Freedom through Social Exclusion

St. Petersburg is an insular community in which outsiders are easily identified. The most notable local outsiders include Huck Finn, who fends for himself outside of any family structure because his father is a drunkard; Muff Potter, also a drunk; and Injun Joe, a malevolent half-breed. Despite the community’s clear separation of outsiders from insiders, however, it seems to have a strong impulse toward inclusiveness. The community tolerates the drunkenness of a harmless rascal like Muff Potter, and Huck is more or less protected even though he exists on the fringes of society. Tom too is an orphan who has been taken in by Aunt Polly out of love and filial responsibility. Injun Joe is the only resident of St. Petersburg who is completely excluded from the community. Only after Injun Joe’s death are the townspeople able to transform him, through their manipulation of his memory, into a tolerable part of St. Petersburg society.

Huck’s exclusion means that many of the other children are not allowed to play with him. He receives no structured education and often does not even have enough to eat or a place to sleep. Twain minimizes these concerns, however, in favor of presenting the freedom that Huck’s low social status affords him. Huck can smoke and sleep outside and do all the things that the other boys dream of doing, with very little constraint. Huck’s windfall at the end of the novel, when the boys find the treasure, threatens to stifle his freedom. The Widow Douglas’s attentions force Huck to change his lifestyle, something Huck would probably never choose to do on his own. By linking Huck’s acquisition of the treasure with his assimilation into St. Petersburg society, Twain emphasizes the association between financial standing and social standing. Besides the obvious fact that money is an important ingredient in social acceptance, social existence clearly is itself a kind of economy, in which certain costs accompany certain benefits. The price of social inclusion is a loss of complete freedom.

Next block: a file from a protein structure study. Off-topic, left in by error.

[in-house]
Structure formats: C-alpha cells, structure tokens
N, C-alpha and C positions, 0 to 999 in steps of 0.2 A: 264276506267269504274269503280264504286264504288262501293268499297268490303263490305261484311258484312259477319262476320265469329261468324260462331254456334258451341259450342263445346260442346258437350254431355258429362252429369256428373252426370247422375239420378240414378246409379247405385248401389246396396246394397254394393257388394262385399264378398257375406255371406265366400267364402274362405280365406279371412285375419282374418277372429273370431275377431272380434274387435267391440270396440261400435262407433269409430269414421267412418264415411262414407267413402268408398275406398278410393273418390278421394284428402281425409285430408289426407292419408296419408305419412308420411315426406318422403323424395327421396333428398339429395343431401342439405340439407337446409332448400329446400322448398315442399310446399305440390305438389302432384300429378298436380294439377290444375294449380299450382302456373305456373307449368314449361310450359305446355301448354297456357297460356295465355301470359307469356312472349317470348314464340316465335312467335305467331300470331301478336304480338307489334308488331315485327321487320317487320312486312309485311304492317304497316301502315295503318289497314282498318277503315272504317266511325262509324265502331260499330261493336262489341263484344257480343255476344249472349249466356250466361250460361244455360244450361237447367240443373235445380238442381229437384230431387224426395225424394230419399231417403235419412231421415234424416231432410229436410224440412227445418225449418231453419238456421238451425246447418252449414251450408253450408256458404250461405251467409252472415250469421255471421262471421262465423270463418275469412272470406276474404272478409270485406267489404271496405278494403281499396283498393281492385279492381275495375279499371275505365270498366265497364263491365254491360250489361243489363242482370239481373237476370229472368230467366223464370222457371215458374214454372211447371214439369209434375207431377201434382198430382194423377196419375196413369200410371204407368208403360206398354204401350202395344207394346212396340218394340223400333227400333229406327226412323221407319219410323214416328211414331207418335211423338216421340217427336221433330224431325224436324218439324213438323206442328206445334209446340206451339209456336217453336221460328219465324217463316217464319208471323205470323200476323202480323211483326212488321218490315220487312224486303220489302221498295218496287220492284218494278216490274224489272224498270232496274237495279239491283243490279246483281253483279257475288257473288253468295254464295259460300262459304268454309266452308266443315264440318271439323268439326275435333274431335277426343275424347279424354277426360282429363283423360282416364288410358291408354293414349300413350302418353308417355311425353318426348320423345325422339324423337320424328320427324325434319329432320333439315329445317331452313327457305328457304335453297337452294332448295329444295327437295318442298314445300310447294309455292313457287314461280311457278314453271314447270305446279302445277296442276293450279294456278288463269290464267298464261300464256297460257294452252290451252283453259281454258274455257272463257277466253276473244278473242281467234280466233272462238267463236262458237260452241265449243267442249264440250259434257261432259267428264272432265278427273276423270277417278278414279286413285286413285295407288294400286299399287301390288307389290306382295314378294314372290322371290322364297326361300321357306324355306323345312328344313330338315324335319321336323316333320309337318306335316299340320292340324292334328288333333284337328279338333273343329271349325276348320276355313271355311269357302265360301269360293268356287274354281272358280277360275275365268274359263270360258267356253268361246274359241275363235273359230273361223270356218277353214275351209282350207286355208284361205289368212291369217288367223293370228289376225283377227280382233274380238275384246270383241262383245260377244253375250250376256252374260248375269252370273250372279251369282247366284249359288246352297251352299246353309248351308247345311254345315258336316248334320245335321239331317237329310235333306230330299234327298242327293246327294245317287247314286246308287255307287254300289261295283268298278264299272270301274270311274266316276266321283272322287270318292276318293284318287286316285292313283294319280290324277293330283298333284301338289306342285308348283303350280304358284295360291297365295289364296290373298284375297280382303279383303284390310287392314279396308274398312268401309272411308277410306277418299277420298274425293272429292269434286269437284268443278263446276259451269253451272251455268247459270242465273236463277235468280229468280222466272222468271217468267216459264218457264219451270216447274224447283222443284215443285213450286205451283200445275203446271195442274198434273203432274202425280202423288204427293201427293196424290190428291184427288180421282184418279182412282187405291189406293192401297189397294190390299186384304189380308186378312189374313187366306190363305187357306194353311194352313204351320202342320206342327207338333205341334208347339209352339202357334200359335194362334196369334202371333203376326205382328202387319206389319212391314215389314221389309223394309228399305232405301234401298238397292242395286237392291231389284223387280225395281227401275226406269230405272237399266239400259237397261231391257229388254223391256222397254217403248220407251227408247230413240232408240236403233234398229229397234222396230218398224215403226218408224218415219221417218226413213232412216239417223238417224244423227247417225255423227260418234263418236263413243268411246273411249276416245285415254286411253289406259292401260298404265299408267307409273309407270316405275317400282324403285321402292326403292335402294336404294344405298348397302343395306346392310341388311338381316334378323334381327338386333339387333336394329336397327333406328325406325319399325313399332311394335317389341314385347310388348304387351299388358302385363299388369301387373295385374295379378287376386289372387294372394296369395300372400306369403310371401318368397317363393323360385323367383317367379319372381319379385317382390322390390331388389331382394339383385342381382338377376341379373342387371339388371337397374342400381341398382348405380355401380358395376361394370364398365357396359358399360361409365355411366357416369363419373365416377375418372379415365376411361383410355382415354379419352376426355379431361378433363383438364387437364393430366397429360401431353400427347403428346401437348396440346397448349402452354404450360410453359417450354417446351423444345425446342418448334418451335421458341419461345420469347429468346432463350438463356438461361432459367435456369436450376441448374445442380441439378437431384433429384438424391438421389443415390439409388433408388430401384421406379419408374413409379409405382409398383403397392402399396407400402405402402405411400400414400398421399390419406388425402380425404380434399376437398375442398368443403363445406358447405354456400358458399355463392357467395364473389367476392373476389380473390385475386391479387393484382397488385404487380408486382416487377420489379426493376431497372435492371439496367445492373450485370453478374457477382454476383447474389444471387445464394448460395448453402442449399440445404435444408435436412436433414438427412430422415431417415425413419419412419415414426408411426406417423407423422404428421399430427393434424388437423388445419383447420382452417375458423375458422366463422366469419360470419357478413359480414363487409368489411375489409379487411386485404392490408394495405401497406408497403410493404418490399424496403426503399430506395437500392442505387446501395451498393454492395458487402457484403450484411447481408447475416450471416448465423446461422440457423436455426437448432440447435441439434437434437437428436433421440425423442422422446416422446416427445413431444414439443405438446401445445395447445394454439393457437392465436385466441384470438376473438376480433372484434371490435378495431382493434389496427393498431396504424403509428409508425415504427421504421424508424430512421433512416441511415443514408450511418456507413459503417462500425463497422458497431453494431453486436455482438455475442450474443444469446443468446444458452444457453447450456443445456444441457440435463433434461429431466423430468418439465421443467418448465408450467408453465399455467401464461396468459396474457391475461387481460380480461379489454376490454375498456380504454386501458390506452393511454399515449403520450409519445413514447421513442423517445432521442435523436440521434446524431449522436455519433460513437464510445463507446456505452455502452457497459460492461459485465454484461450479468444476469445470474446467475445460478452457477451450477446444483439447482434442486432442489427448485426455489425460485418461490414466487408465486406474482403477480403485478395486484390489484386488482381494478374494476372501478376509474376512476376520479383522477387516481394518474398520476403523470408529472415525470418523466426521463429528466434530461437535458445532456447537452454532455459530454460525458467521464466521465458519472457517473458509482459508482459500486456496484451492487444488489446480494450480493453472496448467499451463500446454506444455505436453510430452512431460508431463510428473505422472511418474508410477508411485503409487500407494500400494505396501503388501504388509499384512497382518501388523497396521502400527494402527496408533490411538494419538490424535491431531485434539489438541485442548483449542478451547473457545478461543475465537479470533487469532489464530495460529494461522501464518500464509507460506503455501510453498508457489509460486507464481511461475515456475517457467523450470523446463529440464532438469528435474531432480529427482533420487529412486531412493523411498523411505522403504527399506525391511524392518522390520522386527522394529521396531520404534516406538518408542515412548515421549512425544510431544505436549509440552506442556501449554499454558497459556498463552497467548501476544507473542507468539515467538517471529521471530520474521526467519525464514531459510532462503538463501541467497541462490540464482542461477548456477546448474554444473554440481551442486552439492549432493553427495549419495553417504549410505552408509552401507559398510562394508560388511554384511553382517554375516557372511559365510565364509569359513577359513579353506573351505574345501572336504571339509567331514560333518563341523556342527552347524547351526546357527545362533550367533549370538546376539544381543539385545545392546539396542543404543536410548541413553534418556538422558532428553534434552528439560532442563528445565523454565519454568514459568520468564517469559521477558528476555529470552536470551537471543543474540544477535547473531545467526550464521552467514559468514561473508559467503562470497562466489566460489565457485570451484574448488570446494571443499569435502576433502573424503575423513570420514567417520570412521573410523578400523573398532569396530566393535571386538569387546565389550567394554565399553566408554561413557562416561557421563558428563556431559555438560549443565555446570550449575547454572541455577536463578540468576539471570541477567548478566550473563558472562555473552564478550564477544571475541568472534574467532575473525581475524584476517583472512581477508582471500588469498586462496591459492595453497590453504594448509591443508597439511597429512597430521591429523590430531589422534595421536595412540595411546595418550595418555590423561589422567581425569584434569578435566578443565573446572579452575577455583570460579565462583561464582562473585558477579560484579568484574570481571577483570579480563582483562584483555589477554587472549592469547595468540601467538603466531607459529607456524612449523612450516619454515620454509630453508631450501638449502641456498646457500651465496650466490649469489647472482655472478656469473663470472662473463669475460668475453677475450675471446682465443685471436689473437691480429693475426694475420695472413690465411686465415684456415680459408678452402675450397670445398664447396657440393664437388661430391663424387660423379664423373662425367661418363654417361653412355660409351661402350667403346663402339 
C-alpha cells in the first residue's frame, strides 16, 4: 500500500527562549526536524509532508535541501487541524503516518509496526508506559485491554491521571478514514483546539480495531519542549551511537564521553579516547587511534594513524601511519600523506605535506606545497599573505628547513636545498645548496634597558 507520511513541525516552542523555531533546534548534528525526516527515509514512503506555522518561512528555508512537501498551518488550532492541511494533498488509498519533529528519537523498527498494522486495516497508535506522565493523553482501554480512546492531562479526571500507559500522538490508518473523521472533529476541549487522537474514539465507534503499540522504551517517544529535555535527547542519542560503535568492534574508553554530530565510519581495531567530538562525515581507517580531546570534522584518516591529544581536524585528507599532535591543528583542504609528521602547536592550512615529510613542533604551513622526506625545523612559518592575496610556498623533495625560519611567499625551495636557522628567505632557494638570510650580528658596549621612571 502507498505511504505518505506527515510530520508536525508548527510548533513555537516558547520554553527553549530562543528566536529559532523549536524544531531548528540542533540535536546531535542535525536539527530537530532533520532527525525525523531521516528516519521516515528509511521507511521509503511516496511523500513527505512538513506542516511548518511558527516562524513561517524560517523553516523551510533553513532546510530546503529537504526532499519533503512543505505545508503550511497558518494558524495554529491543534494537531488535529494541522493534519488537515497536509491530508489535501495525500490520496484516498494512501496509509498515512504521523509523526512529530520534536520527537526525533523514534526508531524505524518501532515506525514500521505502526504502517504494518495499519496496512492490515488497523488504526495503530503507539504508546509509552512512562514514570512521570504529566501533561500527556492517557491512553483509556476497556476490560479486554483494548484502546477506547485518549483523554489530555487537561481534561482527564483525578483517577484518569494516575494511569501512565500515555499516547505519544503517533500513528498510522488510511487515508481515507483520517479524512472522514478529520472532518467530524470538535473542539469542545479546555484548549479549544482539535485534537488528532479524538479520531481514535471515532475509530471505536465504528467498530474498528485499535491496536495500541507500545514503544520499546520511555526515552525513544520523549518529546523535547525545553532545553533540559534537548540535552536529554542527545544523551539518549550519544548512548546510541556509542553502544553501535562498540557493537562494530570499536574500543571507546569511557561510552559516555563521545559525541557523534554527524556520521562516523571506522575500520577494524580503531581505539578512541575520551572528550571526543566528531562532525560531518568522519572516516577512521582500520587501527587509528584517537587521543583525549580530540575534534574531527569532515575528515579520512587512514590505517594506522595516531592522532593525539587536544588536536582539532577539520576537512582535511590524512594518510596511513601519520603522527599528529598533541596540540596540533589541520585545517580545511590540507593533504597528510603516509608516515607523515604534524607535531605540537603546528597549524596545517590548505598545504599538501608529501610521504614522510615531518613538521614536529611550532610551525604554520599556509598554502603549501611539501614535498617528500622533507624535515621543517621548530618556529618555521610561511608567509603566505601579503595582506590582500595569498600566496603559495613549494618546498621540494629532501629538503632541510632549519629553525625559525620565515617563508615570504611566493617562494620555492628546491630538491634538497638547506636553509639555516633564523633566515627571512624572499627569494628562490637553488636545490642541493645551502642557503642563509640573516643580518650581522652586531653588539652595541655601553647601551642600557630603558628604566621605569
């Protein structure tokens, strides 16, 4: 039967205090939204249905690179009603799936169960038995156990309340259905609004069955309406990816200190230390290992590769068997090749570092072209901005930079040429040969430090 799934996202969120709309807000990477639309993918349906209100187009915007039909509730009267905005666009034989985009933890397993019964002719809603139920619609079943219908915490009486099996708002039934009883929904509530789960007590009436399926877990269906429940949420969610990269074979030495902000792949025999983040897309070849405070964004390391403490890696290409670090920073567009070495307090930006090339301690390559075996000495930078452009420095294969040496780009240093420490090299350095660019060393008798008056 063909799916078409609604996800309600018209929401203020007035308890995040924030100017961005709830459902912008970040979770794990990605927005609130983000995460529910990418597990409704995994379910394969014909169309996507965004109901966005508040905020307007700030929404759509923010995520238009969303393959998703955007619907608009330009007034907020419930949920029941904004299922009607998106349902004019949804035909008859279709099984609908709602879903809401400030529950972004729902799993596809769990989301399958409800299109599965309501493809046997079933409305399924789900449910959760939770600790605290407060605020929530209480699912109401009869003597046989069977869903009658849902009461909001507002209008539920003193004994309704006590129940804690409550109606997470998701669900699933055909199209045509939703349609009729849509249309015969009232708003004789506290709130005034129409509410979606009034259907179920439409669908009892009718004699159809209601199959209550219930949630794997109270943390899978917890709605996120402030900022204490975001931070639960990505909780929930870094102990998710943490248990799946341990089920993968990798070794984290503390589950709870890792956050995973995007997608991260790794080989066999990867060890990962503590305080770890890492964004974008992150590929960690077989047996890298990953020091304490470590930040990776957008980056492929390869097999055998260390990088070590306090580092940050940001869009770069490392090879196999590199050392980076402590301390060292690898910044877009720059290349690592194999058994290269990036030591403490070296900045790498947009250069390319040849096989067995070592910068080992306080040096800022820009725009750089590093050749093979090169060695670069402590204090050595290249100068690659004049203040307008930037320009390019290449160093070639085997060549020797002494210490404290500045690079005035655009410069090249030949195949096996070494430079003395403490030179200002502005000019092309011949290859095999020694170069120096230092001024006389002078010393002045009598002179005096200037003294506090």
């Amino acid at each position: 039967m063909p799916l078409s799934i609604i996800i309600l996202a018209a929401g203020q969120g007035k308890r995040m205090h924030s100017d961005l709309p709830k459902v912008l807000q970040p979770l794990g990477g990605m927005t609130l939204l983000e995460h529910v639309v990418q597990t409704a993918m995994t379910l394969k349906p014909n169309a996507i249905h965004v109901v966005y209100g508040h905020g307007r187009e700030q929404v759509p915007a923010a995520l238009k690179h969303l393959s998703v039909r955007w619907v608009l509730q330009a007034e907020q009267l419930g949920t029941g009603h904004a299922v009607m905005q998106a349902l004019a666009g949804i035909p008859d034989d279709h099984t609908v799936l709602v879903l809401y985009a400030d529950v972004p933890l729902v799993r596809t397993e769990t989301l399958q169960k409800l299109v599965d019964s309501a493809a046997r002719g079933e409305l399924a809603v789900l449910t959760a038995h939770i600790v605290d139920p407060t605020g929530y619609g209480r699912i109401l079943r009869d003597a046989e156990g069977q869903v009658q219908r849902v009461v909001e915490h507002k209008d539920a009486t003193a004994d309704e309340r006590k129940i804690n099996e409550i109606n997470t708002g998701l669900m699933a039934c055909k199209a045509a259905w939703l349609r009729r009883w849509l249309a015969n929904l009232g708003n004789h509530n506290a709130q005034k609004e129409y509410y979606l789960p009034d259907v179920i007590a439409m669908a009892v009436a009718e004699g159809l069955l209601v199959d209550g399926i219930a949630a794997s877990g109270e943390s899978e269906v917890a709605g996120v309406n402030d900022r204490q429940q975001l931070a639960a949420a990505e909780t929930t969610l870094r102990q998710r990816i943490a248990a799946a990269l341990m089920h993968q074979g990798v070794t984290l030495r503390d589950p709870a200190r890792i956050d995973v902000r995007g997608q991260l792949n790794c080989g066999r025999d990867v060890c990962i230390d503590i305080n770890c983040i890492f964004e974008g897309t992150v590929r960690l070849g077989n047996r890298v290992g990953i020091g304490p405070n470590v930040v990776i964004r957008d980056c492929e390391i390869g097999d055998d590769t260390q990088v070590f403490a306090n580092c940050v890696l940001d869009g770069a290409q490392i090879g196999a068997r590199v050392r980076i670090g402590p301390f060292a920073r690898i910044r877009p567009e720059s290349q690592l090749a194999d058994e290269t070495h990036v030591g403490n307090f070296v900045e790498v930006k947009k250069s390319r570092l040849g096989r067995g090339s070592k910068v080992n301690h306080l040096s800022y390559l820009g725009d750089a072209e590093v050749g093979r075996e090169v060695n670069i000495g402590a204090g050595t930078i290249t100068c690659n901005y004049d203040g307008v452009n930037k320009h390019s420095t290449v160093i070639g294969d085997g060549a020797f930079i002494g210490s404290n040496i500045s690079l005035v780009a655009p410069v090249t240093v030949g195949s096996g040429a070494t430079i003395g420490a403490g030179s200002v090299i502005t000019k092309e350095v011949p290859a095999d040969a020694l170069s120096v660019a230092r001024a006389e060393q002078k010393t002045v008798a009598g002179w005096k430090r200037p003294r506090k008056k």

Superstition in an Uncertain World

Twain first explores superstition in the graveyard, where Tom and Huck go to try out a magical cure for warts. From this point forward, superstition becomes an important element in all of the boys’ decision-making. The convenient aspect of Tom and Huck’s superstitious beliefs is that there are so many of them, and they are so freely interpretable; Tom and Huck can pick and choose whichever belief suits their needs at the time. In this regard, Twain suggests, superstition bears a resemblance to religion—at least as the populace of St. Petersburg practices it.

The humorousness of the boys’ obsession with witches, ghosts, and graveyards papers over, to some extent, the real horror of the circumstances to which the boys are exposed: grave digging, murder, starvation, and attempted mutilation. The relative ease with which they assimilate these ghastly events into their childish world is perhaps one of the least realistic aspects of the novel. (If the novel were written today, we might expect to read about the psychic damage these extreme childhood experiences have done to these boys.) The boys negotiate all this horror because they exist in a world suspended somewhere between reality and make-believe. Their fear of death is real and pervasive, for example, but we also have the sense that they do not really understand death and all of its ramifications.